‘Green powerhouse’ could meet electricity needs

SCOTLAND’S electricity system could be powered almost entirely by renewable energy by 2030, according to a report by an environmental charity.
Windfarms like this one in Lanarkshire have been producing electricity for Scotland since 1996. Picture: Allan MilliganWindfarms like this one in Lanarkshire have been producing electricity for Scotland since 1996. Picture: Allan Milligan
Windfarms like this one in Lanarkshire have been producing electricity for Scotland since 1996. Picture: Allan Milligan

WWF Scotland’s report used independent analysis by an engineering and energy consultancy to test the Scottish Government’s policy to decarbonise the country’s electricity supply over the next 15 years.

It found that an electricity system based on “proven renewables and increased energy efficiency” is a credible way of meeting the target.

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The report also warned that, with no guarantee that carbon capture and storage (CCS) will be commercialised and rolled out in time, Scotland’s climate targets could be missed unless a safer route to reducing carbon emissions is followed.

Scotland can maintain and even build on its position as a net power exporter if it makes moderate progress to reduce demand for electricity and increase the rollout of hydro-pumped storage, the report says.

Lead author of the report for consultancy DNV GL, Paul Gardner, said: “Our technical analysis shows that a system with an extremely high proportion of renewable electricity generation located in Scotland can be secure and stable.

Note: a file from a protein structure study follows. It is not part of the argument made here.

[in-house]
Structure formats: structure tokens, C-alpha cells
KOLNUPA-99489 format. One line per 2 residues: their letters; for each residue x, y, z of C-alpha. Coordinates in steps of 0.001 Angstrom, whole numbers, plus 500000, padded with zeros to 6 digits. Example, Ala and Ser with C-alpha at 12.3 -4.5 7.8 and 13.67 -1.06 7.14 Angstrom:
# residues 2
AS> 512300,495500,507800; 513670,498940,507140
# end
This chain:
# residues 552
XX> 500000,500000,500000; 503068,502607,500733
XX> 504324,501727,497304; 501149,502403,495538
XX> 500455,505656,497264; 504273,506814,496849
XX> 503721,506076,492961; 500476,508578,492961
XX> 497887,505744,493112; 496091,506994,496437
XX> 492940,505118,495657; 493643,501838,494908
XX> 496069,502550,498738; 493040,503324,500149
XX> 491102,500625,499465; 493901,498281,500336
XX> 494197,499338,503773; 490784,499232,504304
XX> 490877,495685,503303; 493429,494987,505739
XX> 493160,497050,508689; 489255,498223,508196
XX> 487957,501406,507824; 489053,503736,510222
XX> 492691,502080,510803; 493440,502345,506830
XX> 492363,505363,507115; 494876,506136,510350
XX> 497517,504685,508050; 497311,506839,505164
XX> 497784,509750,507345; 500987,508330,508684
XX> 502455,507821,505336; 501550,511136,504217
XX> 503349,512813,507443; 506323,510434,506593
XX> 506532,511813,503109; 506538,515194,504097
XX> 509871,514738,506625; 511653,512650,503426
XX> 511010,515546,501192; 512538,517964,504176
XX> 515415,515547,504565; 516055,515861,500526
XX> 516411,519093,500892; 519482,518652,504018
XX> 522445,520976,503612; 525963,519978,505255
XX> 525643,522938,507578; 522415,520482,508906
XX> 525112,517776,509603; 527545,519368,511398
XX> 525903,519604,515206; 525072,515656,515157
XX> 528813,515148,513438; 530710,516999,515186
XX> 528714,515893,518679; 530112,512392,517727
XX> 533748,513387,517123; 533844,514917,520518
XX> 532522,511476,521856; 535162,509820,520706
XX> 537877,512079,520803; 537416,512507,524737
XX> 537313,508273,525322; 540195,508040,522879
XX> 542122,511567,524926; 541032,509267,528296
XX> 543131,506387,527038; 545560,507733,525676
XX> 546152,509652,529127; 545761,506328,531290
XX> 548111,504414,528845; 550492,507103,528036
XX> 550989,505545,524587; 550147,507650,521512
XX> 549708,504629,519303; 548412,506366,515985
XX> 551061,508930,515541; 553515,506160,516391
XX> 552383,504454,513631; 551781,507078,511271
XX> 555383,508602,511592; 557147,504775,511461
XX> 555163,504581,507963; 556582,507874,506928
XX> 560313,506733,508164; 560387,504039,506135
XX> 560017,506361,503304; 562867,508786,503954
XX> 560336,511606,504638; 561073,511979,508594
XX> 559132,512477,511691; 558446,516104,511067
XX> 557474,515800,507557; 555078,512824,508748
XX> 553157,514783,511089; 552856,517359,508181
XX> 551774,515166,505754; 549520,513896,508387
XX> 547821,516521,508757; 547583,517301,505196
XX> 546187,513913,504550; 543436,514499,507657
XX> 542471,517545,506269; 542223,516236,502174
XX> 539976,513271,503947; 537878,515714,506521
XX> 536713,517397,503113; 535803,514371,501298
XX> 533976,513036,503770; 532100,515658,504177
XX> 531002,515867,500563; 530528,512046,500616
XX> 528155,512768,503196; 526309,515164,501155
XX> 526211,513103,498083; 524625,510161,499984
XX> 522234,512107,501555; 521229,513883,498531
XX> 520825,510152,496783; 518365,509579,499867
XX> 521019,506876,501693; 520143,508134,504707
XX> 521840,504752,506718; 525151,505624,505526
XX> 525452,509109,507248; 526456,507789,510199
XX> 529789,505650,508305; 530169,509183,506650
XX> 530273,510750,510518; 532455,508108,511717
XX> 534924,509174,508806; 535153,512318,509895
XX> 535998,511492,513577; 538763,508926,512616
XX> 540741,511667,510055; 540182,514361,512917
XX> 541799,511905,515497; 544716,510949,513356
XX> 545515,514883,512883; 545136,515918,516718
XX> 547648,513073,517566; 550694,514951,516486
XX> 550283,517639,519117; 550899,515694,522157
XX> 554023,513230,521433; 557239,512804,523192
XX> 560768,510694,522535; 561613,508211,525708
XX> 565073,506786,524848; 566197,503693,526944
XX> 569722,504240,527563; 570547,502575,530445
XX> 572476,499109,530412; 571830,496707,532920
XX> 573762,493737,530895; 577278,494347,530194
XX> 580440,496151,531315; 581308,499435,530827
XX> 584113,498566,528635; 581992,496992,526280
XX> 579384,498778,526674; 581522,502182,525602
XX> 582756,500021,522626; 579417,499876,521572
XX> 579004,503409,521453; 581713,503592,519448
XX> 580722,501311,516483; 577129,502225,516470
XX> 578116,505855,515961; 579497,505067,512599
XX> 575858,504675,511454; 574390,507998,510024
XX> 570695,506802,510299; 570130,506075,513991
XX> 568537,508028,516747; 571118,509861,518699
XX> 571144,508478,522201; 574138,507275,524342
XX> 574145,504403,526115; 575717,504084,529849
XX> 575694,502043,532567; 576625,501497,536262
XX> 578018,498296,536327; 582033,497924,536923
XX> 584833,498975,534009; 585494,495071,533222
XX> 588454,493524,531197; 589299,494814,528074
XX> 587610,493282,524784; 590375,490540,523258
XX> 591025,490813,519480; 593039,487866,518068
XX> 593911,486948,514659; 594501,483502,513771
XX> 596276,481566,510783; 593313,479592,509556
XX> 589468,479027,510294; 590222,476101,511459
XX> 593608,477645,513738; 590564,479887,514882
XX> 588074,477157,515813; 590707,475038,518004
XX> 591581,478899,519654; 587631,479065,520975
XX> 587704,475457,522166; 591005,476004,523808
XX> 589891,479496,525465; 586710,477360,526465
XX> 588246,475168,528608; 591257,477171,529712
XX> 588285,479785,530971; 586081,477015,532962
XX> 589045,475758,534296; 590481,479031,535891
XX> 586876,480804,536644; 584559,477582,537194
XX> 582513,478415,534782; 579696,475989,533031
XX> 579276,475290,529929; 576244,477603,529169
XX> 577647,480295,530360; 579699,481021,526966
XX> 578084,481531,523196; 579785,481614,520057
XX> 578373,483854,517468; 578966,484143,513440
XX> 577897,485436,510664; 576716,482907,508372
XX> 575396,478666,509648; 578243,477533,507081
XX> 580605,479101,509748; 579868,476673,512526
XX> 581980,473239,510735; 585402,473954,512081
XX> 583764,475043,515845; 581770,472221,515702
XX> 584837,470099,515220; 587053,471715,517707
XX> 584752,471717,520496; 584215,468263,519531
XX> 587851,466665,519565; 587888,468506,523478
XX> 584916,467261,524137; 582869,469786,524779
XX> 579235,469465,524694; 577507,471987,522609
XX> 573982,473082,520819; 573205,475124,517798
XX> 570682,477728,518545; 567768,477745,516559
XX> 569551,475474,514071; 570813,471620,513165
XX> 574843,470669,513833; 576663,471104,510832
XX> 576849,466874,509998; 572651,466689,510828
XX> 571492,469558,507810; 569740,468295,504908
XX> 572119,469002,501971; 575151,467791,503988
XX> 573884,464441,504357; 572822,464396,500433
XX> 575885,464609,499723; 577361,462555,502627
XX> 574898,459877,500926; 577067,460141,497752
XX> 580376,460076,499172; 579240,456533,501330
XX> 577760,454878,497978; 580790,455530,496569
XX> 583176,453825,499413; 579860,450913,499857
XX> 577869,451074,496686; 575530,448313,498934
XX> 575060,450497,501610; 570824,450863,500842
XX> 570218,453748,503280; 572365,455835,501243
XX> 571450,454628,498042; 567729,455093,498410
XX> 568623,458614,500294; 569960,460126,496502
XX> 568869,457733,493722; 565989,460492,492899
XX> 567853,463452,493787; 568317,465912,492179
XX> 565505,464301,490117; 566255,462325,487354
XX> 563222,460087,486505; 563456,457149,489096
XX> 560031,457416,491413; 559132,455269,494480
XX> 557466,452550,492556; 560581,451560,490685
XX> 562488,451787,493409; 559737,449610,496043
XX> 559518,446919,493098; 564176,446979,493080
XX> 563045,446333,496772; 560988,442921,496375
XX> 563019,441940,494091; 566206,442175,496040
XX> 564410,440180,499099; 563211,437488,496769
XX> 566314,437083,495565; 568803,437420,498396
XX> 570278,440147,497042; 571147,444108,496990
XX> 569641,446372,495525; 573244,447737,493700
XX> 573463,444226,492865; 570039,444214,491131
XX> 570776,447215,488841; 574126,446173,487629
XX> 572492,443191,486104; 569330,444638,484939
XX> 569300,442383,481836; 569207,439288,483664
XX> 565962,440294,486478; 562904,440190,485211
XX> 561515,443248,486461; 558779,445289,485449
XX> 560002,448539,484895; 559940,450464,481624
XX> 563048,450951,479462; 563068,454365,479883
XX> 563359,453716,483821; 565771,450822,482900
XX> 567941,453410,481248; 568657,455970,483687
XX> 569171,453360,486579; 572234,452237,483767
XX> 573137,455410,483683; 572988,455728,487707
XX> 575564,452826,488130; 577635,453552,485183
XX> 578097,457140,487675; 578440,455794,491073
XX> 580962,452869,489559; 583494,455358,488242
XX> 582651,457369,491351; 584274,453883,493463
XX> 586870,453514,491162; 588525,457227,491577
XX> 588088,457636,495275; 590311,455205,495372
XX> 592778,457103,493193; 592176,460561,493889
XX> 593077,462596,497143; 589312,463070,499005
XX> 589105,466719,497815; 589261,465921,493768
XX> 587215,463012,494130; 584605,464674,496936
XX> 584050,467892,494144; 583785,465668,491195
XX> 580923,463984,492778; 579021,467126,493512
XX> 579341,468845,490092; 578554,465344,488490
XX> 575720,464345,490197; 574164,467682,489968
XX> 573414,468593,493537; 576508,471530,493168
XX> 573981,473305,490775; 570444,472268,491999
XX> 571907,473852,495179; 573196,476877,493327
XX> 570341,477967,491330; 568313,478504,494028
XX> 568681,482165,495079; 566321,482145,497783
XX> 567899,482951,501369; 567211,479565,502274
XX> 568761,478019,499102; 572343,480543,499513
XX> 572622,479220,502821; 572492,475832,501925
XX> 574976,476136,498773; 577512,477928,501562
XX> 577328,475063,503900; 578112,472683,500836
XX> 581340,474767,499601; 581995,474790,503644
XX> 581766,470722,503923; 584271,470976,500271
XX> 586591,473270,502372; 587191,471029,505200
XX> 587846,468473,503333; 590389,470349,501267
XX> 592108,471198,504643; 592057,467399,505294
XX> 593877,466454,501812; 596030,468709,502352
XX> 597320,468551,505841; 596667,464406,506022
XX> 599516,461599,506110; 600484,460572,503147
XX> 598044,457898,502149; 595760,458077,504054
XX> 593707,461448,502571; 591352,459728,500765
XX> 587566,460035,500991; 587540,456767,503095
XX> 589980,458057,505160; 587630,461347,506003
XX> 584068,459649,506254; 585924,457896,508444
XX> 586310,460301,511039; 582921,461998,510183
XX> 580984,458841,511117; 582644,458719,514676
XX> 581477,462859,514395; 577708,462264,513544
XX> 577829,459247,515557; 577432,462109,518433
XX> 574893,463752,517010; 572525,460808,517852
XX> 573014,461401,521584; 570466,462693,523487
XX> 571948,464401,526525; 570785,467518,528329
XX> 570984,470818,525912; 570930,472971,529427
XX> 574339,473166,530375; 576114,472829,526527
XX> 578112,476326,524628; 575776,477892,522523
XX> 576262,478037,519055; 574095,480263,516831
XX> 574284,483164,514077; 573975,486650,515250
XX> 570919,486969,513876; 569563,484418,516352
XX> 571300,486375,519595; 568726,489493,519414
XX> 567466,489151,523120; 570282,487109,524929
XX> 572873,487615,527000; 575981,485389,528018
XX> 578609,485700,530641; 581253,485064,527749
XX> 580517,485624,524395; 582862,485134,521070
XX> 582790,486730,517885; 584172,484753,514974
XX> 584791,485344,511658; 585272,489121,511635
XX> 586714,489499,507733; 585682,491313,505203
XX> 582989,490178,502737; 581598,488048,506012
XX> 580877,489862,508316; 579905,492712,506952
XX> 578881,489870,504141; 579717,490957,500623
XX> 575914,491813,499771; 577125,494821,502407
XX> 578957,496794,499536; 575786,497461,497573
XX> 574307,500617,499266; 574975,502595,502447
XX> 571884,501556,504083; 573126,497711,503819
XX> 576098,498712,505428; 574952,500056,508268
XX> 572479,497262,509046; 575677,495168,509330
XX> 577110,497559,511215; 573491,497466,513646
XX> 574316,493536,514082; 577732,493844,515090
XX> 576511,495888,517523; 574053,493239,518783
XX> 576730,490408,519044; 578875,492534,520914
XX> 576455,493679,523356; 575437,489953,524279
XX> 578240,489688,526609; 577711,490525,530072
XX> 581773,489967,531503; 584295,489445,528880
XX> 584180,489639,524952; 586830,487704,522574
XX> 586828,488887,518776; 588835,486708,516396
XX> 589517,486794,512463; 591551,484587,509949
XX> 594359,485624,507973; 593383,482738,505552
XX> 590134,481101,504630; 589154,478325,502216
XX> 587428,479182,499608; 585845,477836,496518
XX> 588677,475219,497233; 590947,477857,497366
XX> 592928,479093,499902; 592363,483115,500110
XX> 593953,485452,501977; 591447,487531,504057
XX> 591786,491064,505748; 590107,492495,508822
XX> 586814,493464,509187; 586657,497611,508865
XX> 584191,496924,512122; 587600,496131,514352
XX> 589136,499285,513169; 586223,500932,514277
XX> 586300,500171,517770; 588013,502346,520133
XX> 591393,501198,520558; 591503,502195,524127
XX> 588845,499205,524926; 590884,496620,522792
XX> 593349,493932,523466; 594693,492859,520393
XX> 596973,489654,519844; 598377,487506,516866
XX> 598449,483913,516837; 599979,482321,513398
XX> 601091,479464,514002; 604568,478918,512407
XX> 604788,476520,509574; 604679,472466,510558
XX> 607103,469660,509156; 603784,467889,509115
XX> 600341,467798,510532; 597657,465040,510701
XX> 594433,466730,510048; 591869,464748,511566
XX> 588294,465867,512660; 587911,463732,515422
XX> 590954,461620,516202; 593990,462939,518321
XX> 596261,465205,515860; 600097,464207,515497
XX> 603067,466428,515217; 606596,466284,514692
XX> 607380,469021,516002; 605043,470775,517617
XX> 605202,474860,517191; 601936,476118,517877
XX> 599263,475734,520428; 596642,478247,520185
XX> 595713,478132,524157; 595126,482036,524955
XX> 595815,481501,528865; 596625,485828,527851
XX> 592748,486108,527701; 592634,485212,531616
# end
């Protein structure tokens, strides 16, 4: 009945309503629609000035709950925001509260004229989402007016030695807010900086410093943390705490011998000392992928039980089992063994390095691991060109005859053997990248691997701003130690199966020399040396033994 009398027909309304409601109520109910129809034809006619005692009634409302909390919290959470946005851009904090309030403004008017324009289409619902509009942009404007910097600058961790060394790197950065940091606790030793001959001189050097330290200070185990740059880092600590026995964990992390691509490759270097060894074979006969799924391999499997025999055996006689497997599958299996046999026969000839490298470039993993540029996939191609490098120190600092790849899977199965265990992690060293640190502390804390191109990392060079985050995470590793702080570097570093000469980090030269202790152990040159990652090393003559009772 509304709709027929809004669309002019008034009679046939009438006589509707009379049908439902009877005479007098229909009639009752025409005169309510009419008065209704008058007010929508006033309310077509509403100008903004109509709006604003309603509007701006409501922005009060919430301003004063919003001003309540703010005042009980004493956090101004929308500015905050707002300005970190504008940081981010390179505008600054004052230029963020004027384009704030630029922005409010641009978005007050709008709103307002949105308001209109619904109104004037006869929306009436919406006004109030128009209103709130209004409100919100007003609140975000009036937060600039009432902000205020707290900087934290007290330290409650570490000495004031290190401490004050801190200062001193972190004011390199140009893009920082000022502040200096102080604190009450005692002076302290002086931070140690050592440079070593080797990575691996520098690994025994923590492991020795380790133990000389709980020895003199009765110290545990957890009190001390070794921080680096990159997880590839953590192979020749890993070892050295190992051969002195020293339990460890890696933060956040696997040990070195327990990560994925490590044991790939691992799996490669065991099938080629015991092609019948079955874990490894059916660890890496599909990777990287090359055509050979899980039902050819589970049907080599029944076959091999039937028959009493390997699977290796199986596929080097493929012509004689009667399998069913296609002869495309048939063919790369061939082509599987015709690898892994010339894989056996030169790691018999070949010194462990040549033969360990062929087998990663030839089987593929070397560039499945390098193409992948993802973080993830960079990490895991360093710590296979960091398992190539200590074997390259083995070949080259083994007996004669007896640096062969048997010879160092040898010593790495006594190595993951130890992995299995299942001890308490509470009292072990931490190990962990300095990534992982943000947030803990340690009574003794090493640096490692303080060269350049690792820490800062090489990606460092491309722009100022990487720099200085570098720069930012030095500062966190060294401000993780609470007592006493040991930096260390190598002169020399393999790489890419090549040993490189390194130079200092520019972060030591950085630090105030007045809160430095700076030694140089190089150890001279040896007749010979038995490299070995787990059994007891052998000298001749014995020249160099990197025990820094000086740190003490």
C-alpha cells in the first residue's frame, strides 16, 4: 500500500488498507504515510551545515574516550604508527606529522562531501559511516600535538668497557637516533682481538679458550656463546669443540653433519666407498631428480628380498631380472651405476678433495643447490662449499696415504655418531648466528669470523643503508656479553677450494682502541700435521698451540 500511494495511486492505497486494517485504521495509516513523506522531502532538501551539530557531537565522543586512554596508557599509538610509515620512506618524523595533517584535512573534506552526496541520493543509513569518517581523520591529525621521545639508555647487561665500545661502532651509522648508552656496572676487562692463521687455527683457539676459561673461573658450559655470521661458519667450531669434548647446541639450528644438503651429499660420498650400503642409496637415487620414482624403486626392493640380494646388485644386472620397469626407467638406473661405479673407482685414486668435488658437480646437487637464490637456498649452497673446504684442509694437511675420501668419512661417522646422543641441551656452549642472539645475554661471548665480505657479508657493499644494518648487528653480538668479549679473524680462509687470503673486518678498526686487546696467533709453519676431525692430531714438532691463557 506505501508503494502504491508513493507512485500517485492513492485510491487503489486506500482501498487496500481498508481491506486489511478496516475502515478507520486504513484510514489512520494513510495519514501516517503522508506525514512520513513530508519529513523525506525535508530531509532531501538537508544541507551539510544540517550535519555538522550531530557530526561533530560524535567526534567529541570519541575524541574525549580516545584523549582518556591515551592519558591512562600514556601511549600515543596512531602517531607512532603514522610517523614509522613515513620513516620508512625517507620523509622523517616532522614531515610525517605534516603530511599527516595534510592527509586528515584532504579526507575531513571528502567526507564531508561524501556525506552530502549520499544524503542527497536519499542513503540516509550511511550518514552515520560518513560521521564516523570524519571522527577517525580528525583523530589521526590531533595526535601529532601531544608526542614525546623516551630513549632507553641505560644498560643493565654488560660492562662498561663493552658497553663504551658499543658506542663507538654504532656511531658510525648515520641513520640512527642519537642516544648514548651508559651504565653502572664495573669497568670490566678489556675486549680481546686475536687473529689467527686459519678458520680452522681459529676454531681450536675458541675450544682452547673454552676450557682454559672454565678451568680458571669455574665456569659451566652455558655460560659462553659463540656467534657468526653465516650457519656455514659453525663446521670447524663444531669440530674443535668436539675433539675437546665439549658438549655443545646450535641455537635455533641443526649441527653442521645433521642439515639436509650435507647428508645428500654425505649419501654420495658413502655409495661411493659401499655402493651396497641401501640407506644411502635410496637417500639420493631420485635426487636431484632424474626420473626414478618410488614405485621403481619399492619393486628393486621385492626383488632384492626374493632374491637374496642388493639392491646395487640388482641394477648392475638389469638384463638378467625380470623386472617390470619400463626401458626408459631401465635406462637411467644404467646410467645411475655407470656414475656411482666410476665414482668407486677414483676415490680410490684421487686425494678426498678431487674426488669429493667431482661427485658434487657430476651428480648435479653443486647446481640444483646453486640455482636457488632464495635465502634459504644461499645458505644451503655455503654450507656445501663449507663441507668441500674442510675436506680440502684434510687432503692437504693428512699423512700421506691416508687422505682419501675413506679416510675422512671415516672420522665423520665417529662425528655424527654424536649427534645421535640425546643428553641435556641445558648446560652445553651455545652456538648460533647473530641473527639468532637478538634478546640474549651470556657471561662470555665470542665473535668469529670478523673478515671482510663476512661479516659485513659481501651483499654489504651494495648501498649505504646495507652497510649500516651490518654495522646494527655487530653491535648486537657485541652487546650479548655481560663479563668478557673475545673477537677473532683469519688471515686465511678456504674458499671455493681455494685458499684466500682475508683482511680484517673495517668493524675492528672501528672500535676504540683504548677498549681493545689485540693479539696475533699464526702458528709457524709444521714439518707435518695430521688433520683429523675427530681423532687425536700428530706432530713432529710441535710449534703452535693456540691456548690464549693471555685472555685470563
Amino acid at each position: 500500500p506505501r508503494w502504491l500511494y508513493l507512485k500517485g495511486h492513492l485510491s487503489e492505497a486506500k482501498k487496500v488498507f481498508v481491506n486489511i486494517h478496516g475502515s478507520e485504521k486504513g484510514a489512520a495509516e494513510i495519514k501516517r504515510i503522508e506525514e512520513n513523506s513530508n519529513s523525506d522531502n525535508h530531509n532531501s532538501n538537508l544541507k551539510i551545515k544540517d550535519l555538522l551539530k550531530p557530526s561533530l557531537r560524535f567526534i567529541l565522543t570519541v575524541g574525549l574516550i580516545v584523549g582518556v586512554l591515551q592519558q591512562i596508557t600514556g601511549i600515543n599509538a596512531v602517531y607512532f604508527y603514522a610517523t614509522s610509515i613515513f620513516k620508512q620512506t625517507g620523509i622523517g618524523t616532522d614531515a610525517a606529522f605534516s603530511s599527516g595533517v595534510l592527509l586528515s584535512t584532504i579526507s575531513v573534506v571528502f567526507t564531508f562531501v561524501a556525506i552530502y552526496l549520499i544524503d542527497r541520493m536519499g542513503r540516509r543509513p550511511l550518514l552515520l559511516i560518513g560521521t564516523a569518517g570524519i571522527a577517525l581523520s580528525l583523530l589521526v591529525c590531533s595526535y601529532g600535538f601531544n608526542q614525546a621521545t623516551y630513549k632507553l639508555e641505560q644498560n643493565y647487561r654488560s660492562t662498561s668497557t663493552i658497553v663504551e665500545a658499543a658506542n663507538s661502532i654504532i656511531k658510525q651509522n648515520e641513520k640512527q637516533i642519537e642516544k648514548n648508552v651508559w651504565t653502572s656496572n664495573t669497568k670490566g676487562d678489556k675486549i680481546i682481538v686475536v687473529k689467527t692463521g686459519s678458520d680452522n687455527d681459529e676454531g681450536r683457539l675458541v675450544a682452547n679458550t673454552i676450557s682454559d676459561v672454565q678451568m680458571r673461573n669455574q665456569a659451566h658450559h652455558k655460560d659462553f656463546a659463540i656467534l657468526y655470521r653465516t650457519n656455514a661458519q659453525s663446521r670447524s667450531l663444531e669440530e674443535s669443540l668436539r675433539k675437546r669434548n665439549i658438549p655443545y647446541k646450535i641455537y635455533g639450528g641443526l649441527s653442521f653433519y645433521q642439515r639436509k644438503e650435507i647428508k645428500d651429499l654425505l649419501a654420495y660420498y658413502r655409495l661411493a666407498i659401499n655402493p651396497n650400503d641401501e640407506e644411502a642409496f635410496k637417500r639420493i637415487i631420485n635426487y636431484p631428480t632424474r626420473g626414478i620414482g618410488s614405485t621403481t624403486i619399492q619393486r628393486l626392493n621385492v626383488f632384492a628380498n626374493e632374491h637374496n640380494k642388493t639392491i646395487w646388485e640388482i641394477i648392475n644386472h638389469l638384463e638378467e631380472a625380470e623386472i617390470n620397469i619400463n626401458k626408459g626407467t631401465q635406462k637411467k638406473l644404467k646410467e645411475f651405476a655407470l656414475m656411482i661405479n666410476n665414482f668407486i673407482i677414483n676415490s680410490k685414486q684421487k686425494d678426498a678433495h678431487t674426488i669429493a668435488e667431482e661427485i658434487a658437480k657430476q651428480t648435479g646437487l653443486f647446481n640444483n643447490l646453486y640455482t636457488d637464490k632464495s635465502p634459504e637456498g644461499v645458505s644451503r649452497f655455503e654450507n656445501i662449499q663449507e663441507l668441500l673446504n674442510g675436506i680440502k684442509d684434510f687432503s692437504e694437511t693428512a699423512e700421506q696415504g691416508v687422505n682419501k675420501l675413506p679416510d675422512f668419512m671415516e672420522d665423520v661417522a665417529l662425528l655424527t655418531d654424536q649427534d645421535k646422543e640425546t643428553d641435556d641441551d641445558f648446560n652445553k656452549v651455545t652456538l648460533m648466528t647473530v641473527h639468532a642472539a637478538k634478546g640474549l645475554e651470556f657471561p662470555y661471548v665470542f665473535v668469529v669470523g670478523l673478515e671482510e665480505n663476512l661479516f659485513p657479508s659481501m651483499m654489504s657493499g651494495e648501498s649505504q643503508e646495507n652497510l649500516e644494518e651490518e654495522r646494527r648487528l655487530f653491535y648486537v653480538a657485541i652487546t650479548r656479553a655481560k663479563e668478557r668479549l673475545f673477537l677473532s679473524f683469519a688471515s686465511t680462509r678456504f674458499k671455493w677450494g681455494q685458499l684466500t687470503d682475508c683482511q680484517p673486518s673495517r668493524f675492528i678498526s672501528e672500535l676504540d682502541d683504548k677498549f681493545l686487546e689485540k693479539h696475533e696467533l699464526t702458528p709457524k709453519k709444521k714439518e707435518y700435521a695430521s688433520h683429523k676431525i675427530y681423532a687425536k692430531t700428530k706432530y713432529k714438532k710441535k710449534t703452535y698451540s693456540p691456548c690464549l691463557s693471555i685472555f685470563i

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“There is no technical reason requiring conventional fossil and nuclear generation in Scotland.

“Scotland has plenty of renewables in the pipeline to cut the carbon from its power supply by 2030, particularly if we see progress on reducing electricity demand. And crucially, Scotland can continue to be an electricity exporting nation.” Solar power met two-thirds or more of household electricity or hot water needs during 2014.

WWF Scotland’s climate and energy policy officer, Gina Hanrahan, said: “It’s great to see the vision for a secure, renewables-based future for Scotland independently tested and proven. It’s clear that Scotland doesn’t have to generate electricity from coal, gas or nuclear to ensure security of supply.

“We’d still like to see CCS tested at Peterhead, but given how slowly this technology is progressing, it makes sense to explore alternative paths to achieving the government’s own target.

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“The report shows that not only is a renewable, fossil-fuel free electricity system perfectly feasible in Scotland by 2030, it’s actually the safe bet.

“Pursuing this pathway would allow Scotland to maintain and build on its position as the UK and Europe’s renewable powerhouse, cut climate emissions and continue to reap the jobs and investment opportunities offered by Scotland’s abundant renewable resources.”

December was a record month for wind power in Scotland, the organisation also revealed earlier this week.

Following the record final month, 2014 proved to be a “massive year” for wind and solar power in Scotland, the WWF revealed.

It found that wind turbines provided an estimated 8,958,130MWh of electricity to the National Grid, or an average of 746,510MWh each month – enough to supply the electrical needs of 98 per cent of Scottish households, or 2.36 million homes.

For homes fitted with solar PV panels, during June and July there was enough sunshine in Aberdeen, Edinburgh, Glasgow or Inverness to generate an estimated 100 per cent or more of the electricity needs of an average home, and 60 per cent or more in the same four cities during March, April, May, August, and September.


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